Ozempic and Its Effects on Different Age Groups
While an Ozempic prescription is becoming seemingly more popular, there is some question about how the medication affects certain demographics of people—particularly certain age groups. Ozempic, a prescription medication to treat type 2 diabetes, has garnered national attention for one of its side effects: weight loss. It’s become a viral talking point on TikTok with the term “Ozempic” receiving hundreds of millions of views, celebrities and influencers have praised the drug for its weight loss benefits, and an increase in demand even sparked a shortage in 2022. While the intended purpose is to help the pancreas produce insulin, Ozempic and other semaglutide drugs (like Wegovy) work by targeting receptors in the brain to reduce feelings of hunger and create a sensation of fullness. One study found that semaglutide, can help people lose an average of 10 percent or more of their weight after 6-months of use. But how this medication will affect those who use it for weight loss, specifically older adults, isn’t well understood. Clinical trials and research of Ozempic haven’t included significant numbers of people ages 65 and older, and this leaves gaps in the available data that experts warn is cause for concern. This said, Ozempic has the potential to impact different age groups—not just older adults—differently.
While Ozempic is approved for those 18 and older, it should always be prescribed cautiously and in the context of somebody’s age, Rekha Kumar, MD, MS, Chief Medical Officer at the medically assisted weight loss program Found and a practicing endocrinologist in NYC told Health. “When we’re prescribing these [semaglutide] medicines, we should keep in mind what side effects and what other medical conditions may be present at a certain stage of life,” said Kumar. “We should also consider contraindications that may be related to stage of life.”
Contraindications for Ozempic are:
- Personal or family history of medullary thyroid carcinoma (a kind of thyroid cancer)
- Multiple endocrine neoplasia syndrome type 2 (a hereditary condition associated with cancers of the thyroid, parathyroid, and the neuroendocrine system)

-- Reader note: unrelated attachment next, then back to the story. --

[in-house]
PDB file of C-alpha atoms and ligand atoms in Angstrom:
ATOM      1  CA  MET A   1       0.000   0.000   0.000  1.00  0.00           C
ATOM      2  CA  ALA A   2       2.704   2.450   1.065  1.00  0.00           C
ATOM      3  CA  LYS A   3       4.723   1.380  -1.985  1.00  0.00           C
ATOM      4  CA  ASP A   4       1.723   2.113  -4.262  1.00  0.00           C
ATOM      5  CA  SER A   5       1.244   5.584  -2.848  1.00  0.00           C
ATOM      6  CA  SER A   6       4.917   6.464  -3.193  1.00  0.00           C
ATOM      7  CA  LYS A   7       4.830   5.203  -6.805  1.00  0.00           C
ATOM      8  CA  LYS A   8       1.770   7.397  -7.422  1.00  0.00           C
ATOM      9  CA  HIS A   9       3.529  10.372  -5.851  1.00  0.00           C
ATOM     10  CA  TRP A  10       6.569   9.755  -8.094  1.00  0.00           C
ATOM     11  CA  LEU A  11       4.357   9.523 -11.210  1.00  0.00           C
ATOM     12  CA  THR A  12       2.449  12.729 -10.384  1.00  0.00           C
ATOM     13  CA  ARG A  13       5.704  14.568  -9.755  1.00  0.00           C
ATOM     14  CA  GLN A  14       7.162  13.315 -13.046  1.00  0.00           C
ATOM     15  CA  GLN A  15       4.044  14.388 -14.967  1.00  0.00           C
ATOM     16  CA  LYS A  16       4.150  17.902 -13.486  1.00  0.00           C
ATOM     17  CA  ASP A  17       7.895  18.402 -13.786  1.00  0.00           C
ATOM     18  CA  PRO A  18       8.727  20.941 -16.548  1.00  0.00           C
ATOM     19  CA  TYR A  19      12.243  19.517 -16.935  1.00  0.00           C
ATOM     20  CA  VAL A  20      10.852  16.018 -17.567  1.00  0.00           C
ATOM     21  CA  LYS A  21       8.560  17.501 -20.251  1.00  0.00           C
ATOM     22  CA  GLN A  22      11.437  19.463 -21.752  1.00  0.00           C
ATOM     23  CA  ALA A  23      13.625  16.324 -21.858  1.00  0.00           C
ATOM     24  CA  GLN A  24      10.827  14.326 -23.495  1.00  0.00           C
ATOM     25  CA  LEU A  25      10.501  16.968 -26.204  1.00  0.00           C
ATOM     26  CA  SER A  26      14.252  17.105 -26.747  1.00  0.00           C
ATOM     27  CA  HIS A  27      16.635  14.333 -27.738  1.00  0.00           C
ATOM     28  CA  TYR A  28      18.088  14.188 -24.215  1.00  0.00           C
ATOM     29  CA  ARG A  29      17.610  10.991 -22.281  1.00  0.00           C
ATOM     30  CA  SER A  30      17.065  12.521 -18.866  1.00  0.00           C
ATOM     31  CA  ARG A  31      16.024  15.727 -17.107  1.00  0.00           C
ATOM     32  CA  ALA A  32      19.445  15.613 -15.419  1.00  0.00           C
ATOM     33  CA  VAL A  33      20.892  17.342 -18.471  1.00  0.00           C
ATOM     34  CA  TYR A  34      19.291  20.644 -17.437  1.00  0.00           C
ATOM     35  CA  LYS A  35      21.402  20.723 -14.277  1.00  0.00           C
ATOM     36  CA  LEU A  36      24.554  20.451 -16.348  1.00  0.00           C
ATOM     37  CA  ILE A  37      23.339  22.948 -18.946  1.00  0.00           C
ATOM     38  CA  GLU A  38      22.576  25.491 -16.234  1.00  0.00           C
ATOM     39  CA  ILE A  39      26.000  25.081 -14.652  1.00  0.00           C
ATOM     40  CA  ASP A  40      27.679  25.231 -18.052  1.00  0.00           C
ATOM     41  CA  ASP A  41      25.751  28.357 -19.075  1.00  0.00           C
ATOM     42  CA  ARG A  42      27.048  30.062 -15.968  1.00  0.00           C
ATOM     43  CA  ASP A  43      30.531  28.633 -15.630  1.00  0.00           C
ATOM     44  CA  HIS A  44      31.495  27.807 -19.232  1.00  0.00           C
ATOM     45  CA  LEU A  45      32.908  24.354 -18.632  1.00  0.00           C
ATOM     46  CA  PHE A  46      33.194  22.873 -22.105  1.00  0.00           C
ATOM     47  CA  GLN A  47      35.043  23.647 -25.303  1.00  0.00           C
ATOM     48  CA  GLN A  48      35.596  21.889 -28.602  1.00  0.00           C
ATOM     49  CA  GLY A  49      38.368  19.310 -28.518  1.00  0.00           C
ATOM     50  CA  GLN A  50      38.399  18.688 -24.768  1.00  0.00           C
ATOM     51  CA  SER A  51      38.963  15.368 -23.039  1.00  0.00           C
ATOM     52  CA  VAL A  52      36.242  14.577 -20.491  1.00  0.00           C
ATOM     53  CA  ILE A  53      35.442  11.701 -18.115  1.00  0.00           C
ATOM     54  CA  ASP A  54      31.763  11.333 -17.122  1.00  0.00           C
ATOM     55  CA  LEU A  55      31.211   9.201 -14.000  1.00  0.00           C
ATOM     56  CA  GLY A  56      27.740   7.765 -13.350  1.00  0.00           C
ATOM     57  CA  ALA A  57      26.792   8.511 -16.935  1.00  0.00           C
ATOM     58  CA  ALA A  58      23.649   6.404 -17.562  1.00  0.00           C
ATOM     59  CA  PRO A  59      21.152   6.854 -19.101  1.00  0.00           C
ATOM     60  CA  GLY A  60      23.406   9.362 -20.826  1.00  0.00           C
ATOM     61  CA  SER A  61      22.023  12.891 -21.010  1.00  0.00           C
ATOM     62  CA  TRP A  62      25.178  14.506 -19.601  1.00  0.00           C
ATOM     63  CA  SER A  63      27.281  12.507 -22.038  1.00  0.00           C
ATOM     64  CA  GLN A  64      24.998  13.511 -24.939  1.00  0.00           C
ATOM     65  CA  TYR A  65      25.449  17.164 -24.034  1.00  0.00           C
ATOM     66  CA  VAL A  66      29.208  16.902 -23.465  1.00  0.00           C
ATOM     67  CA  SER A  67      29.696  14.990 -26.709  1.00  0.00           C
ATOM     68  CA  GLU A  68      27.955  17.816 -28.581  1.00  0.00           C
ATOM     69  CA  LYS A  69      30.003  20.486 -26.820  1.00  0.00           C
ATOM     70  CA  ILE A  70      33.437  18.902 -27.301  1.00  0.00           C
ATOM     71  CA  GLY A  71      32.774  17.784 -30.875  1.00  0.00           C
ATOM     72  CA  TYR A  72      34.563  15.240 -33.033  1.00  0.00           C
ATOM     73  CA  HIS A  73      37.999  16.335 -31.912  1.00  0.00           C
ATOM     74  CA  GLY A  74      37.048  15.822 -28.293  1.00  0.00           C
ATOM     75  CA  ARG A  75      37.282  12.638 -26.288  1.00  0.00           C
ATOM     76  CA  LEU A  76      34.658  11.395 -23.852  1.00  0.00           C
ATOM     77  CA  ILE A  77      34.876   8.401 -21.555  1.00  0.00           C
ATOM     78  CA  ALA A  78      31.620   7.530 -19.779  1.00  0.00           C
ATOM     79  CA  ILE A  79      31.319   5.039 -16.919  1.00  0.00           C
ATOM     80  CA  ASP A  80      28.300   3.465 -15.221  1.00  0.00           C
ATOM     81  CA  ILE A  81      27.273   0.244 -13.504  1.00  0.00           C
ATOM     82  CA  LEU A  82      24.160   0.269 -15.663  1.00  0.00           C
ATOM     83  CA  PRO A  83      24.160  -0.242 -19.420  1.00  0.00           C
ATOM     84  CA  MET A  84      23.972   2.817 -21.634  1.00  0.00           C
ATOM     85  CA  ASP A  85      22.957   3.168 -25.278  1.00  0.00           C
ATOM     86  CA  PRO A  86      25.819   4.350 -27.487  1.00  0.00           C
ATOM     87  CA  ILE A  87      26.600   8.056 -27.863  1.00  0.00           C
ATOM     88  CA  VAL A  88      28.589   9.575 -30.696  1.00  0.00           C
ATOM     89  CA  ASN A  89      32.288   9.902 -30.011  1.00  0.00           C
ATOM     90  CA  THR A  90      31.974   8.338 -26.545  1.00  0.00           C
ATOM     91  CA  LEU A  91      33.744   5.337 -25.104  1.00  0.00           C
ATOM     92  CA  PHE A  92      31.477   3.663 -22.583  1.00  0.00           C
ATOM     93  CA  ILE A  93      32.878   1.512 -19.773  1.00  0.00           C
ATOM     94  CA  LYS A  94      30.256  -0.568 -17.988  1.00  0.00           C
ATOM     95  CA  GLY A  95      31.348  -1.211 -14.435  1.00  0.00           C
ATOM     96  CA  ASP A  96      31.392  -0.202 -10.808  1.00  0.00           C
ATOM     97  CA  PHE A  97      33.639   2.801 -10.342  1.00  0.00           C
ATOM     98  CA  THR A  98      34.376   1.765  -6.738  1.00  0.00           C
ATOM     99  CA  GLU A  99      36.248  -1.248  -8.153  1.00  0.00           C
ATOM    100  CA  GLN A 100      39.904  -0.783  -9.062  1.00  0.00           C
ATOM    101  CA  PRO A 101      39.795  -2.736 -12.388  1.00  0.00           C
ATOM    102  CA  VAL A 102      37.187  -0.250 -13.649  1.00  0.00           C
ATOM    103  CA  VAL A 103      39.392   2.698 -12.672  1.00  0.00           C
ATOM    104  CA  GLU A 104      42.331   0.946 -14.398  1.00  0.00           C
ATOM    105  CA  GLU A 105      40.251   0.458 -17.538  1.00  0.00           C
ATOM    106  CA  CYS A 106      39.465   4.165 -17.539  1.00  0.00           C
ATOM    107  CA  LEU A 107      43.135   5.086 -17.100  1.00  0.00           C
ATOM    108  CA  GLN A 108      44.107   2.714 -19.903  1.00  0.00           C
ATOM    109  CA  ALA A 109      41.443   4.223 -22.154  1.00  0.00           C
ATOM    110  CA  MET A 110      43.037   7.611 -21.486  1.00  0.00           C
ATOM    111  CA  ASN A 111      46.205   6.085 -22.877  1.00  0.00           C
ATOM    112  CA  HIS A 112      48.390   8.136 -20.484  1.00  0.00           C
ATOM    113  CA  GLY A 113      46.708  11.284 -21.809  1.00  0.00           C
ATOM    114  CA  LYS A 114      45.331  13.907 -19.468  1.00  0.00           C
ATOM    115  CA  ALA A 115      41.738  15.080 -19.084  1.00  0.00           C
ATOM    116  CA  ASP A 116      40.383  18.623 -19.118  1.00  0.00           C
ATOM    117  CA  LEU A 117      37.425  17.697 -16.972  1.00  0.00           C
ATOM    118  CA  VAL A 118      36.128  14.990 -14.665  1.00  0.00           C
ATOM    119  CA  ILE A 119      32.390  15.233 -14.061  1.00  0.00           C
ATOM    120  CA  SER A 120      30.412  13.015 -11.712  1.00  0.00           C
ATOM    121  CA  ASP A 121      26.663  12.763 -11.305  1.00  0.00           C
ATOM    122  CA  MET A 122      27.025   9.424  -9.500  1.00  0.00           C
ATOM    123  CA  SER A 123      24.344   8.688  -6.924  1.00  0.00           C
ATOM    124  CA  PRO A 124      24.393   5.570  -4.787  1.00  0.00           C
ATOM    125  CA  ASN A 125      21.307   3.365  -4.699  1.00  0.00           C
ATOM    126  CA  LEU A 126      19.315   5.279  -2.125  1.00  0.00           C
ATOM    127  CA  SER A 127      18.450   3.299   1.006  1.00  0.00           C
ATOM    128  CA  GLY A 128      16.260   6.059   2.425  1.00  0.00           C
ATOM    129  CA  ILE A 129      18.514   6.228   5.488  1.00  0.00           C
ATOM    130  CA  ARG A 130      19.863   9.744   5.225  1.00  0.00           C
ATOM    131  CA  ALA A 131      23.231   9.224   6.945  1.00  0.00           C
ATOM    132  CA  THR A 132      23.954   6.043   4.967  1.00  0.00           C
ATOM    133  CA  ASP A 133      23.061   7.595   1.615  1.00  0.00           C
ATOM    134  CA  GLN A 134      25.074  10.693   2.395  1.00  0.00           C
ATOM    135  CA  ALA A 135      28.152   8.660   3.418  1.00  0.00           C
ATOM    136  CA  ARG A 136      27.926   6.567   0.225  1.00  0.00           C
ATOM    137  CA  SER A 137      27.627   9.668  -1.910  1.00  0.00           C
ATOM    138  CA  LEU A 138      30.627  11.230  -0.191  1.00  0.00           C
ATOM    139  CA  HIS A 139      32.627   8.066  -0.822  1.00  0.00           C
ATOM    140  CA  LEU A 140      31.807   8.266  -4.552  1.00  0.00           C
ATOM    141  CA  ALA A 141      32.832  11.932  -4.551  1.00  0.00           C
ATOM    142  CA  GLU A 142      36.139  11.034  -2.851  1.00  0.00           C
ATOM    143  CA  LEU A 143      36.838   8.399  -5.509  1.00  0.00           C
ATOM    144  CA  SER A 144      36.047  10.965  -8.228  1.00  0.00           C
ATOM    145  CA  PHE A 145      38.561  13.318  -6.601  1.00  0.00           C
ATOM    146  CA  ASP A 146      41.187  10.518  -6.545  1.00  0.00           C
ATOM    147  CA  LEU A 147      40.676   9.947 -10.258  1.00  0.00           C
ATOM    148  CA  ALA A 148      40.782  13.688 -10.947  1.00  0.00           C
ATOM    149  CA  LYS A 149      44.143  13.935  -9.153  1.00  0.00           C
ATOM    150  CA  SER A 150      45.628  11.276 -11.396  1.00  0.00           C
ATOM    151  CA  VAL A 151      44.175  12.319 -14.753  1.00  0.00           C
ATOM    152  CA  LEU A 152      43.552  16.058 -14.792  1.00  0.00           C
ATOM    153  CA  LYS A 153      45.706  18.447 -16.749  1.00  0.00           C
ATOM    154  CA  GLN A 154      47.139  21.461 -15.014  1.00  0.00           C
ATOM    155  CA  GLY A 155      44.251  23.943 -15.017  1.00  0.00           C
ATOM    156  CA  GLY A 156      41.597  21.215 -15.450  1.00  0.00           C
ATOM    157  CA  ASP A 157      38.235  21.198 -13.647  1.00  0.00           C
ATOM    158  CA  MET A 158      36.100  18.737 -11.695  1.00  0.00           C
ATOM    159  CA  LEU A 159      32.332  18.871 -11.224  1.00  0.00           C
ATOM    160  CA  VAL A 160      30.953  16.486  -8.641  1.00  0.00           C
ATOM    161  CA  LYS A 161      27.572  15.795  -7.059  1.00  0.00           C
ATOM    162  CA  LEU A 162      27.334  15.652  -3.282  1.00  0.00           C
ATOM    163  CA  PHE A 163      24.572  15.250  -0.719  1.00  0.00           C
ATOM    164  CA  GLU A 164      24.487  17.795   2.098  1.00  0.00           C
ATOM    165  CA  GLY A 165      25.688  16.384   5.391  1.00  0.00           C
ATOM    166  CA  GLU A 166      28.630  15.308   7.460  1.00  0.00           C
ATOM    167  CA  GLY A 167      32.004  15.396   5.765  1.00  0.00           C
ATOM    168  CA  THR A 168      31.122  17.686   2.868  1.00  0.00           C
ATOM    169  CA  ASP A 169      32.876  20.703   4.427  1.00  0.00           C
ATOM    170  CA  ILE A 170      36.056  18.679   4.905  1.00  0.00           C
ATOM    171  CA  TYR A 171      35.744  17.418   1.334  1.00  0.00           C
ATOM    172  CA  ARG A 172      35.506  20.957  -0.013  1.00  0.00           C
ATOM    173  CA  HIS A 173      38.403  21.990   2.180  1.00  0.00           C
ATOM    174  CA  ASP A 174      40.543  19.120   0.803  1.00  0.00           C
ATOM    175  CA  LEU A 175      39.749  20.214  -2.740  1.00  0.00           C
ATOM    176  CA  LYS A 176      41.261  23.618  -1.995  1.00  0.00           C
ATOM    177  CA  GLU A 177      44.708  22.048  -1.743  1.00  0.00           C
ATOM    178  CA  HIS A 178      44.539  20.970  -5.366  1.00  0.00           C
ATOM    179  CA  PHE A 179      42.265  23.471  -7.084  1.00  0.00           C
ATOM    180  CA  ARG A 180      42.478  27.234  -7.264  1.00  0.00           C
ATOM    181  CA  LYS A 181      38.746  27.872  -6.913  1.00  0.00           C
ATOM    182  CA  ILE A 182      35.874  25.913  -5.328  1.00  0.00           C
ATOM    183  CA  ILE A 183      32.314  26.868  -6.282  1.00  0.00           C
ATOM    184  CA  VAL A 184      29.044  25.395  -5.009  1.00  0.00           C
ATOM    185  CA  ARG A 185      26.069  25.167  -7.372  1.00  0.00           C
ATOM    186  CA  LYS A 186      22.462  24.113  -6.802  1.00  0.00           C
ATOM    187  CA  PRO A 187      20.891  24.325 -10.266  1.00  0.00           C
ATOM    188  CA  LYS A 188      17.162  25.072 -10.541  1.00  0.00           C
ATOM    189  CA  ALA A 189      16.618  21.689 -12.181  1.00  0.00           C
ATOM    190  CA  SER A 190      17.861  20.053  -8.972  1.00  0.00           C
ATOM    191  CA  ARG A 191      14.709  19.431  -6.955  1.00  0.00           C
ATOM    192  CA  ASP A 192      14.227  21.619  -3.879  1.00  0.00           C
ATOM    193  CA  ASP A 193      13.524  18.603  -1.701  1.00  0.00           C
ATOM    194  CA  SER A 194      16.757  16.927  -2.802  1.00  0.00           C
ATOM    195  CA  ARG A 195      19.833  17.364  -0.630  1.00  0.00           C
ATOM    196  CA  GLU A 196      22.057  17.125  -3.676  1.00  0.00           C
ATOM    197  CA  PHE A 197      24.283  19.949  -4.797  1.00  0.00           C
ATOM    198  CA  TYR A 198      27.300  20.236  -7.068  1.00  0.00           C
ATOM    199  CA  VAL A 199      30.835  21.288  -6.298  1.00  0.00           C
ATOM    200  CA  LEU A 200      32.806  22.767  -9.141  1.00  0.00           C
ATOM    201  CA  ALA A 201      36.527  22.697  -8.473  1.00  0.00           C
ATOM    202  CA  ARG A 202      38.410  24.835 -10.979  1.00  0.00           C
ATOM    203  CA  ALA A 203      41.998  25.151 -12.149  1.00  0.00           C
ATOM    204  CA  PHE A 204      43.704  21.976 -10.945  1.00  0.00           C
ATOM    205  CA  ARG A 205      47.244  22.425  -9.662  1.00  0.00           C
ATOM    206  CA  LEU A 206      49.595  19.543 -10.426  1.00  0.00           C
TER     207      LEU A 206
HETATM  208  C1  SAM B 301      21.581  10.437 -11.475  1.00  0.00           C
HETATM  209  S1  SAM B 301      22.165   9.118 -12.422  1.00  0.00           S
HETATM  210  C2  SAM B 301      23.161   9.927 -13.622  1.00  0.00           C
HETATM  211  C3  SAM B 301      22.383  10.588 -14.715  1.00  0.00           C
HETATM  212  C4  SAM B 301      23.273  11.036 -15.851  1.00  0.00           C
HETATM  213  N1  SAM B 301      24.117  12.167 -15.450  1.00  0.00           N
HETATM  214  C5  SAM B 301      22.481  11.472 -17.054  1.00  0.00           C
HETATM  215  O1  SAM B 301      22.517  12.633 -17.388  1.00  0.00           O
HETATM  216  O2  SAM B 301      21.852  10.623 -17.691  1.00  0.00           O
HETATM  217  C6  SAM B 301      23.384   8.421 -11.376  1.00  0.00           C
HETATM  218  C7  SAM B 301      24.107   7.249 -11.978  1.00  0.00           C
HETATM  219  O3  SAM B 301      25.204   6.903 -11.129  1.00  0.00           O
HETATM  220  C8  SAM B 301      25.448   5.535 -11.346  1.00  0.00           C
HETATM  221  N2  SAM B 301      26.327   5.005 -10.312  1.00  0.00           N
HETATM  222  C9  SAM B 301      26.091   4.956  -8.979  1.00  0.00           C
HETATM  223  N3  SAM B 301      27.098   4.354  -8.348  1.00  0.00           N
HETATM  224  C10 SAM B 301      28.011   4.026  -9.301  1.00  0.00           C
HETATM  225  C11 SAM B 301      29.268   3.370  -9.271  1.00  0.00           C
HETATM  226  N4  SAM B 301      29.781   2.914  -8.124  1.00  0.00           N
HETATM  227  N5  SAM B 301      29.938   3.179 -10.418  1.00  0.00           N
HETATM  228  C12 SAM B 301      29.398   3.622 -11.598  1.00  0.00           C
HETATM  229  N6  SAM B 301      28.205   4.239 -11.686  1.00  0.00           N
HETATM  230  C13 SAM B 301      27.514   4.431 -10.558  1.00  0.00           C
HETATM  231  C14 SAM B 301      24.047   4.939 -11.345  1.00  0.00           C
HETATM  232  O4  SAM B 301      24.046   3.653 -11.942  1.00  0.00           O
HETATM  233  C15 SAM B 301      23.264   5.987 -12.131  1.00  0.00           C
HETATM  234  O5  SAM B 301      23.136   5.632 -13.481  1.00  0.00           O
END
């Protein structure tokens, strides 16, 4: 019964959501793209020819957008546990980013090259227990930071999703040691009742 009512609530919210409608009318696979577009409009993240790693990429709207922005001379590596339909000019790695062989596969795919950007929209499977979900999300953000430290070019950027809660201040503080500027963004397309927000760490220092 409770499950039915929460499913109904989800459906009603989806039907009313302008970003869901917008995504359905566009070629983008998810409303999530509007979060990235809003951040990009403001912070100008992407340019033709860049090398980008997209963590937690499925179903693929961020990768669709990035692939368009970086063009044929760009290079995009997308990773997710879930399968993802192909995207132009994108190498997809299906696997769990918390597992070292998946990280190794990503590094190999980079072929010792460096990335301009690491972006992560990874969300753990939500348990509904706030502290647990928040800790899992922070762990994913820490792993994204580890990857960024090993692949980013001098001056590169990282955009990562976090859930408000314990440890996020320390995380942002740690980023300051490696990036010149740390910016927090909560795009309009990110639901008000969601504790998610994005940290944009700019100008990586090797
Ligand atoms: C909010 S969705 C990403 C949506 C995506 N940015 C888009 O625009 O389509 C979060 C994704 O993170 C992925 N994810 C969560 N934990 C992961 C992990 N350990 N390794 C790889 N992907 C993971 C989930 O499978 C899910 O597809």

- A serious allergic reaction to semaglutide or any other ingredients in Ozempic
Teenagers are generally not recommended to use these medications due to ongoing body development and limited research on long-term effects, Raj Dasgupta, MD, a clinical associate professor at the University of Southern California who practices at Keck Medicine of USC in Los Angeles told Health. Dasgupta added that for individuals between the ages of 20 and 60, Ozempic for off-label, weight loss purposes might be a good choice if lifestyle changes haven’t worked, but decisions should be made on a case-by-case basis. A particular concern is for adults 60 and older. Since the majority of research on semaglutide is in individuals in their 40s and 50s, the limited data that is available is not promising, Dasgupta said. In clinical trials of semaglutide, people 65 and older were more likely to experience gastrointestinal side effects like nausea and vomiting. They were also more likely to stop taking the medications because of side effects in general. Kumar emphasized that the use of Ozempic in patients older than 60 should also be approached with caution, as an underlying disease could be present and a symptom could be weight loss. “It could look like they’re having success with their weight loss journey,” said Kumar. “But something ominous could be going on in the background such as a new cancer or new inflammatory condition.” That’s part of why treating patients 60 and up can be tricky, she said. “We absolutely don’t want to assume that somebody’s weight loss success is only due to weight loss medication and overall weight loss program,” she reiterated.